Running from The 9th until the 22nd April at the Artzu Gallery on Hardman Square, Read all about it! The secrets behind the news, is an exhibition of artefacts, documents and installations that show how the news has been delivered through the centuries.
As the UK’s paper of record, The Times has had a ringside seat throughout history, chronicling for its readers events from Britain and around the world.
The secrets behind the news is a distinctive and differentiated showcase of content which celebrates journalism from the coverage of Manchester’s Peterloo Massacre in 1819 right up to the digital age.
An installation of 80 smartphones offers unique access to the newswires and Twitter accounts used by Times editorial staff so that visitors can see headlines live as they appear.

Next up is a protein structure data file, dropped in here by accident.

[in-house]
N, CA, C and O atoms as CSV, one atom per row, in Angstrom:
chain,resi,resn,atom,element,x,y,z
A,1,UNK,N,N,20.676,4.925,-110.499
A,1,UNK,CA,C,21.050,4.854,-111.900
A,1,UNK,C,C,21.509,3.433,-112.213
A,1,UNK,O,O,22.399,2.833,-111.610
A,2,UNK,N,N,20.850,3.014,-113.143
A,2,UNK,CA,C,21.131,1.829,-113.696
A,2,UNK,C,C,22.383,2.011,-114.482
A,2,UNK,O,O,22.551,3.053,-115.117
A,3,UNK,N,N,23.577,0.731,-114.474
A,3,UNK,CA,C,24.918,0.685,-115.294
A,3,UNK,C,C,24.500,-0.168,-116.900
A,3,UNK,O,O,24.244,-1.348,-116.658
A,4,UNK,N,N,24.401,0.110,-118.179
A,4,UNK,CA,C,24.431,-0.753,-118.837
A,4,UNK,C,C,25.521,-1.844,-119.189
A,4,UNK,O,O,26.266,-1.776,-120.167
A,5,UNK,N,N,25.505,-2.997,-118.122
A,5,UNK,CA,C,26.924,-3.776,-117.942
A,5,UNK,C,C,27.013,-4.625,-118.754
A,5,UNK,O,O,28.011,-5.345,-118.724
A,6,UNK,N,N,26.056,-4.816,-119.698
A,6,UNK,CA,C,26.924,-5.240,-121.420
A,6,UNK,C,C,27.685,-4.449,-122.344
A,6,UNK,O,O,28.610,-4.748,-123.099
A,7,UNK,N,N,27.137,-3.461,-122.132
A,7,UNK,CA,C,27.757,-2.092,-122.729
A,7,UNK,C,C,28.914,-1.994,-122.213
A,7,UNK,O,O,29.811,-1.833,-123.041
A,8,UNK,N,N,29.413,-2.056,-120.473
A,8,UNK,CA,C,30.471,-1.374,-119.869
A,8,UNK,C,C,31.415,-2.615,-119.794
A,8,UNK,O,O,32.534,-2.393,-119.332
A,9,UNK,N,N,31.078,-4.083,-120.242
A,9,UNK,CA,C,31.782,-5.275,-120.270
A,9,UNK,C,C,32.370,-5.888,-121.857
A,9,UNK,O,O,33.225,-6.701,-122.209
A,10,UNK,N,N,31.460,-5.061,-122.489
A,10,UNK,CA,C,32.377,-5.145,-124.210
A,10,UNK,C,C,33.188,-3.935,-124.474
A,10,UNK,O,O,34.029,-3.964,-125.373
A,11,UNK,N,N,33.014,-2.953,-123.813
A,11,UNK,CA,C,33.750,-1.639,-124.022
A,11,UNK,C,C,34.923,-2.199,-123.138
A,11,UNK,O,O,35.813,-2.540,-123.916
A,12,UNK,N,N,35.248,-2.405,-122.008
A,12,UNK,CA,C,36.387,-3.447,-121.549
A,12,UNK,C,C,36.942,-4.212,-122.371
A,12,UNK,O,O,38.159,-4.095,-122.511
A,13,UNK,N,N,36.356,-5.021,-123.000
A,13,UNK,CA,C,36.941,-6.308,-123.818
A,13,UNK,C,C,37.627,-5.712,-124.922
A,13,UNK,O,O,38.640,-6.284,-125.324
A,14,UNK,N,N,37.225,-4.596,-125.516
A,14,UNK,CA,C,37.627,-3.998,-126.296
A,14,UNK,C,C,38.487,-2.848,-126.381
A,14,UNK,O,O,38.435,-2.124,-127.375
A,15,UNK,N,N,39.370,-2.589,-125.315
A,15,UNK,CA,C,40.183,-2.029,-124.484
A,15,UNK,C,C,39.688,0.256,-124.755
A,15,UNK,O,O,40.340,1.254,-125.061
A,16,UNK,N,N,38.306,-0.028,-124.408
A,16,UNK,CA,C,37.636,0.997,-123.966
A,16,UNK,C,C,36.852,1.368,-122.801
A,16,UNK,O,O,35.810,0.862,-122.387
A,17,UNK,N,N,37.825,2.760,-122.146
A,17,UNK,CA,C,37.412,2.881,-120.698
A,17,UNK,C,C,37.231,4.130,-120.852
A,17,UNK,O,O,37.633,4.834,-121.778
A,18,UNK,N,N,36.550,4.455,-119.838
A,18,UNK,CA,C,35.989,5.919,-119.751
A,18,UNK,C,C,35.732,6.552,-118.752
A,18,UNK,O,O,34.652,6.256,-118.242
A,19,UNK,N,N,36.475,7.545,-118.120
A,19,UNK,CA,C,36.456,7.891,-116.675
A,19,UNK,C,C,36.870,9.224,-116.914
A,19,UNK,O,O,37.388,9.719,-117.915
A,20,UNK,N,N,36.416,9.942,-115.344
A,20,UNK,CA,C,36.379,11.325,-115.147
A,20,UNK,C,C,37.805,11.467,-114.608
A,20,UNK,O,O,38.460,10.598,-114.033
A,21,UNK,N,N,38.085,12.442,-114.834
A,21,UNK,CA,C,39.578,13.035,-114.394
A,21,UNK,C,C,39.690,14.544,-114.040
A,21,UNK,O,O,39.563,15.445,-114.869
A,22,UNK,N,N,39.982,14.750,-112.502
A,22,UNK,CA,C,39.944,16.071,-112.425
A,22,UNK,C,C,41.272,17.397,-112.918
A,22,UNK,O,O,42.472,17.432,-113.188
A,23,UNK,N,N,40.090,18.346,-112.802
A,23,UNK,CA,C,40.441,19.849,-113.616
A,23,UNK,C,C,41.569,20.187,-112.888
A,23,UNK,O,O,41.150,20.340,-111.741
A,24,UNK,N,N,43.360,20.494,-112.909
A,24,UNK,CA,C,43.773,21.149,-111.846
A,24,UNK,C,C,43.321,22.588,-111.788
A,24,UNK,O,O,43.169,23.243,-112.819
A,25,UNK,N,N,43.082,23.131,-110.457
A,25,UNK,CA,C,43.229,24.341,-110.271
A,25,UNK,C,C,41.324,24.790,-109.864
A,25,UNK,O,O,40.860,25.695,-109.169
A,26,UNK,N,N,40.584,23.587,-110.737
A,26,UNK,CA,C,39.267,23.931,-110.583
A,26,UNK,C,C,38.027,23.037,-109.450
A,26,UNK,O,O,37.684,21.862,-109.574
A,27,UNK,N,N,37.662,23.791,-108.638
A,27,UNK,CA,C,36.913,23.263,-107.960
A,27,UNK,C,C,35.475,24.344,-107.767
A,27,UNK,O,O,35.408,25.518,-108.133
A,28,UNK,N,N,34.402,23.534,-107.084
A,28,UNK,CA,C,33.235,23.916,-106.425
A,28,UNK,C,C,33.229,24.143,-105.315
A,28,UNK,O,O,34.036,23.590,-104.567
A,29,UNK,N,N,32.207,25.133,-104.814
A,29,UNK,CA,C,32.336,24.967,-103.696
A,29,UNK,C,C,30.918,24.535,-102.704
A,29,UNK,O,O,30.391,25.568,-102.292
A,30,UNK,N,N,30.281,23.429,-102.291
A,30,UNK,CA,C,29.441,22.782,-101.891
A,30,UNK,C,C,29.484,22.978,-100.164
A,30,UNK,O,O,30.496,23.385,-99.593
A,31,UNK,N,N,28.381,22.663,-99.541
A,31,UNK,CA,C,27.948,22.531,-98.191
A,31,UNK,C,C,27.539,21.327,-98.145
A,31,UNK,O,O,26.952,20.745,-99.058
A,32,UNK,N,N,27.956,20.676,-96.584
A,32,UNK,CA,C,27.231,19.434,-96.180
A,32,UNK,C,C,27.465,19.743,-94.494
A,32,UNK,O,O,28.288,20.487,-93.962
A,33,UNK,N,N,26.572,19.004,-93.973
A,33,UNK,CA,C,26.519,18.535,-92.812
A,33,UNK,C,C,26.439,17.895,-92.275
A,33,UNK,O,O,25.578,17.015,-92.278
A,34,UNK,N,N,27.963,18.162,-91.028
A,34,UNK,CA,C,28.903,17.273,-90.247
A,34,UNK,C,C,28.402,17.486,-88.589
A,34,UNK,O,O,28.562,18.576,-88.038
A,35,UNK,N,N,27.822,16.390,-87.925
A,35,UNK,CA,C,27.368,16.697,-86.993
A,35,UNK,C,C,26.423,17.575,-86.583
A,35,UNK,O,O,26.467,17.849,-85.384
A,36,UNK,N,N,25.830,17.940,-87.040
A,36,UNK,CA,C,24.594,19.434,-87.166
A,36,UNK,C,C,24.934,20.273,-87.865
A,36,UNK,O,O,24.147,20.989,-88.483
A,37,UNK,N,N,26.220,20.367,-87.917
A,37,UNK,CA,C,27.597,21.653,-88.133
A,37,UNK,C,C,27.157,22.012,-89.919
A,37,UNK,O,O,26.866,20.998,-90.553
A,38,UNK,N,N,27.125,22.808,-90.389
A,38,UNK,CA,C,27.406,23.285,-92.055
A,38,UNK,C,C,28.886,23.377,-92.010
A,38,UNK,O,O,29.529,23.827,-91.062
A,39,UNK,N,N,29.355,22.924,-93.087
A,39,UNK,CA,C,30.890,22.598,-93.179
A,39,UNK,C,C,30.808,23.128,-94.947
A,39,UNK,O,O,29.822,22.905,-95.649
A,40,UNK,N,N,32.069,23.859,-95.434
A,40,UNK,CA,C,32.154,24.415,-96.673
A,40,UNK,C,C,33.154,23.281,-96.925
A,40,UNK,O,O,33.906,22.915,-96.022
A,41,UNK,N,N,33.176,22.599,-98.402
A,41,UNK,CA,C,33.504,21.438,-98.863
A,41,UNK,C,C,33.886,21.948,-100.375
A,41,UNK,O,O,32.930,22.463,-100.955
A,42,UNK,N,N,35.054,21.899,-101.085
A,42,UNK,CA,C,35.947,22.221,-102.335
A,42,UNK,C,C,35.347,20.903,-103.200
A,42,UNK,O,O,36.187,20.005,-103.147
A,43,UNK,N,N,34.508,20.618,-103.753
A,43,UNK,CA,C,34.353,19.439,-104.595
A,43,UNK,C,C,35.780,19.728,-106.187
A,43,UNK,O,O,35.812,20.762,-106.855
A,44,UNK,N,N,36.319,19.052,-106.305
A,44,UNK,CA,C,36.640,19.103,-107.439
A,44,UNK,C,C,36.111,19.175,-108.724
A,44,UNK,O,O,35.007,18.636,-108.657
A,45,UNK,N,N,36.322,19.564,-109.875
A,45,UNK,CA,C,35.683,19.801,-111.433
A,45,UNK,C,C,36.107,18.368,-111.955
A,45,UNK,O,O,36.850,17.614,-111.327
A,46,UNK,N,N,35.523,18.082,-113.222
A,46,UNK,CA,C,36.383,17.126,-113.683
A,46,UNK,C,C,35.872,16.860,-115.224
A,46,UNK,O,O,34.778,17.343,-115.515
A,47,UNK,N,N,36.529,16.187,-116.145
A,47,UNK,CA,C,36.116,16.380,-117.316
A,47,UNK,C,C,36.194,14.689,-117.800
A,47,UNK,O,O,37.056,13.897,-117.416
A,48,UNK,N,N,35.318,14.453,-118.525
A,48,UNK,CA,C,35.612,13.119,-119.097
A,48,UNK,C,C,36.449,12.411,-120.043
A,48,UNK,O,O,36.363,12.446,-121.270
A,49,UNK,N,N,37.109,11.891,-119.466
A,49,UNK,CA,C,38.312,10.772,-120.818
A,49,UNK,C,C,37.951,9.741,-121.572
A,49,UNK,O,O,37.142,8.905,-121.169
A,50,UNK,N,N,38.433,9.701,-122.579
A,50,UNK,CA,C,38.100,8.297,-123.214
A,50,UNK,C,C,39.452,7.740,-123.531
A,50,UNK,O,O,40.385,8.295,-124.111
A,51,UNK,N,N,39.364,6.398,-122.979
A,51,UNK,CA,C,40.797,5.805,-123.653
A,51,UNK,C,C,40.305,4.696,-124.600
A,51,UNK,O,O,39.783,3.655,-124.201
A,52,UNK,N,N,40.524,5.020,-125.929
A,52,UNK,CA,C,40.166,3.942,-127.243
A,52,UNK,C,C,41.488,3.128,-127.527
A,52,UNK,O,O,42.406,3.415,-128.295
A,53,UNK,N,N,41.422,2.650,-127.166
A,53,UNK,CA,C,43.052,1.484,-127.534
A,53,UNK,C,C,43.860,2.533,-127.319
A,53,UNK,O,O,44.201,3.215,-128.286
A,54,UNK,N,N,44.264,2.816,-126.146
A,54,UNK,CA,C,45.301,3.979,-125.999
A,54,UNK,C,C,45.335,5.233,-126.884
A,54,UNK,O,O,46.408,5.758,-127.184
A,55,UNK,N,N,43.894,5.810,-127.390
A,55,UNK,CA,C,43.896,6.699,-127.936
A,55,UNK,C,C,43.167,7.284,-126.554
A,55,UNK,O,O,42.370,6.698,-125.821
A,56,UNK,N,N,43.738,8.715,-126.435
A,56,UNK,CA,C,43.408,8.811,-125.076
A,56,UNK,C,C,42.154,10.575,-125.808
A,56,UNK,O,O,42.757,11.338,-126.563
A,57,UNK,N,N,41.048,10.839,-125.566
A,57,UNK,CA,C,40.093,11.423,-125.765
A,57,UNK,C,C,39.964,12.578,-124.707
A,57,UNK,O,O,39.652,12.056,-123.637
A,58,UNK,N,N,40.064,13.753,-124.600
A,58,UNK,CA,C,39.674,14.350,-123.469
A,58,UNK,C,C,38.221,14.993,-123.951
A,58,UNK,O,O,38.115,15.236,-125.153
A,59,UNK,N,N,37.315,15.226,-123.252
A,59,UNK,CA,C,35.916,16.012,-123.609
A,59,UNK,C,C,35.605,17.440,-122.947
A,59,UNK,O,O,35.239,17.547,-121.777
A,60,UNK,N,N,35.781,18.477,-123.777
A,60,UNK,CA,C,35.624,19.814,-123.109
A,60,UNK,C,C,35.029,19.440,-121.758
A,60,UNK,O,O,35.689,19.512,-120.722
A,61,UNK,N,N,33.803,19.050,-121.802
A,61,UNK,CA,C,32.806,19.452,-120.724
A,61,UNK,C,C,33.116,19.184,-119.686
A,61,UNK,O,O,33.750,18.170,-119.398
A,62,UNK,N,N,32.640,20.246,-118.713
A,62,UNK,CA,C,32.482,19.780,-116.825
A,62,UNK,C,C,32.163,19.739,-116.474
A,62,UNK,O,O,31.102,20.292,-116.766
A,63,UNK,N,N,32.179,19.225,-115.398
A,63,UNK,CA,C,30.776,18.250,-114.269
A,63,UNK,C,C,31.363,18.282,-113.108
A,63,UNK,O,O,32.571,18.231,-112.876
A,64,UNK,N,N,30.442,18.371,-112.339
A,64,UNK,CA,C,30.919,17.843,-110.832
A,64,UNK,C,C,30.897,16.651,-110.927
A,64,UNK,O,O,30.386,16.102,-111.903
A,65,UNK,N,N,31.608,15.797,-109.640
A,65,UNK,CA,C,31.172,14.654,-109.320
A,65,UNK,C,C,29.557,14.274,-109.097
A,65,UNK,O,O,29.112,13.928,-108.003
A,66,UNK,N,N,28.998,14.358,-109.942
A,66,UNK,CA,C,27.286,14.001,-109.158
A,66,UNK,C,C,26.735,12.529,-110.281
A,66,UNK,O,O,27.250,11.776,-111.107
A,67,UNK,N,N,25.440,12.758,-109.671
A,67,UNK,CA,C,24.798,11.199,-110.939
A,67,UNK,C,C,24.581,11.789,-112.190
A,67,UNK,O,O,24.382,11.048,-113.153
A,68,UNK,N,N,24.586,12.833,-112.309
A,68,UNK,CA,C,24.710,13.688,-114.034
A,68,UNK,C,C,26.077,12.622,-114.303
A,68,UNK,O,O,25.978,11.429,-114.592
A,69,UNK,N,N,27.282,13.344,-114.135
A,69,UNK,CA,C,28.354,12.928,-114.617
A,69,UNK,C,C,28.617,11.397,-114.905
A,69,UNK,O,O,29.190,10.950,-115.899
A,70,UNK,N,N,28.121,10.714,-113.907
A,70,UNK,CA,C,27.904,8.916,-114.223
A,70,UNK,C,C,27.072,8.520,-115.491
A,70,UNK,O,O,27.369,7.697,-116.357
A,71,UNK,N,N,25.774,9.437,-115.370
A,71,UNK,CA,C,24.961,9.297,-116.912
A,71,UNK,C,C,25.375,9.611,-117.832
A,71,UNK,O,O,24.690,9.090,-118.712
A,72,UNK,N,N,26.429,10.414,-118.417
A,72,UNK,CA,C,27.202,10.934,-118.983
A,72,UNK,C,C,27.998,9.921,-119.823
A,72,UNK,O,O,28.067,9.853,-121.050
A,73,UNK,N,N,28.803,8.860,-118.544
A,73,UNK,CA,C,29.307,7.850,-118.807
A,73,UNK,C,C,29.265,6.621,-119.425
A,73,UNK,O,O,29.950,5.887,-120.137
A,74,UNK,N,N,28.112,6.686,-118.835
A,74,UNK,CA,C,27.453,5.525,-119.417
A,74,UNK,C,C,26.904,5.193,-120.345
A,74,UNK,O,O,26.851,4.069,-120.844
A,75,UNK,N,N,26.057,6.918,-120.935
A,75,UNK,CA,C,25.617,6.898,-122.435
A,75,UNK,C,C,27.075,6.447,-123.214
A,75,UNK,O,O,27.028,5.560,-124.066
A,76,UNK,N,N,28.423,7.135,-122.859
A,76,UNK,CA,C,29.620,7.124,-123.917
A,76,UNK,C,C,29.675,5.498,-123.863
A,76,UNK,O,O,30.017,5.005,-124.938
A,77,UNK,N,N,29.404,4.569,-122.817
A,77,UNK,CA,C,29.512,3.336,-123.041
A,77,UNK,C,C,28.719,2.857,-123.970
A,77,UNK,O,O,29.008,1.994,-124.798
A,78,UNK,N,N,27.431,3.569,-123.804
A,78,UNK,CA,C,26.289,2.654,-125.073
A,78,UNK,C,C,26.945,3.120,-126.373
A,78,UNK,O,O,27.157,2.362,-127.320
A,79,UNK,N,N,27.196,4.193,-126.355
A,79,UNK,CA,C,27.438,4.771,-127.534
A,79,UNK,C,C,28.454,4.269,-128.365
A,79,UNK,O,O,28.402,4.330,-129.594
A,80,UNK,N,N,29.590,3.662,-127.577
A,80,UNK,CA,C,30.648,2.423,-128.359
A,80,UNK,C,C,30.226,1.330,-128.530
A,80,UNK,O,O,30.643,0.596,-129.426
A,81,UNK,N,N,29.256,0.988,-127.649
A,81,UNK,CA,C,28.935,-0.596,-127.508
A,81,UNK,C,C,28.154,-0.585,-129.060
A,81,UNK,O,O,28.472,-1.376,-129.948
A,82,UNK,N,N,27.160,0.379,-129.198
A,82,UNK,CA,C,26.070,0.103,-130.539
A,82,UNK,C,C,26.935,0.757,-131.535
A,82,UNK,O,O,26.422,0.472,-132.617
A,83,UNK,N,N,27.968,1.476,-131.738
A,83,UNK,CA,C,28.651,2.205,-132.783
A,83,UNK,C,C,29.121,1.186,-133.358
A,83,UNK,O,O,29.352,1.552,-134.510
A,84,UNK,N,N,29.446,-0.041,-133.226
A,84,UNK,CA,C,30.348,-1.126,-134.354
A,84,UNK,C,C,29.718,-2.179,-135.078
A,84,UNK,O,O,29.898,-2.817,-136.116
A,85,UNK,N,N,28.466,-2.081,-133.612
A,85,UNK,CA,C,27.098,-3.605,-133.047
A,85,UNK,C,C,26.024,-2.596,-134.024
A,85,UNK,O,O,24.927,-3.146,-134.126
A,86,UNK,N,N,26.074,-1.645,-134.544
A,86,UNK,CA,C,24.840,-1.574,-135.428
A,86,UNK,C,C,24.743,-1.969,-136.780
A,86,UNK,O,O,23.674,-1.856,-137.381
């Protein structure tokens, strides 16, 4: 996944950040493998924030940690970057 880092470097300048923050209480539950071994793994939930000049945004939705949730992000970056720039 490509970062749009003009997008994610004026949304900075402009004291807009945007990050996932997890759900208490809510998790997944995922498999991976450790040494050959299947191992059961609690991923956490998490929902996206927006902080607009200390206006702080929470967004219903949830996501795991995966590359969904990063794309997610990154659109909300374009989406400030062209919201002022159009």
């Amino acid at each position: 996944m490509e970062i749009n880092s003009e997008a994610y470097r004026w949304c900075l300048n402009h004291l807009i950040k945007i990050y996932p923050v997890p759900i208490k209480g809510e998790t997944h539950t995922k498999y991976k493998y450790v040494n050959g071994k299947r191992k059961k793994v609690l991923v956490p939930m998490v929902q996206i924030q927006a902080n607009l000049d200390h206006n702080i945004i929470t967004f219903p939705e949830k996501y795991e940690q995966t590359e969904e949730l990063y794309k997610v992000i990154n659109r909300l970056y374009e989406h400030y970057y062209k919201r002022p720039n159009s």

Stories told include the paper’s role at the opening of Tutankhamun’s tomb, through to the code used to protect The Times’ exclusive access to the first ascent of Everest. Also on display is the original camera used to take the first to take aerial photographs of the summit.
Nick Mays, Times Archivist says: “I am delighted to bring the Newseum to Manchester. It provides a wholly unique perspective on major historical events and an insight into the journalism that captured them.This is an exhibition about history, journalism, espionage and technology, told using documents and artefacts from The Times own archive.”
There is award-winning photography, a series of animations narrated by Ben Macintyre, and a tale of carrier pigeons being used to fly back notes with information during the siege of Khartoum. The pigeons were captured by the Boers and a message was heliographed into Ladysmith saying: “Thank The Times correspondent for a basket of nice fat pigeons.”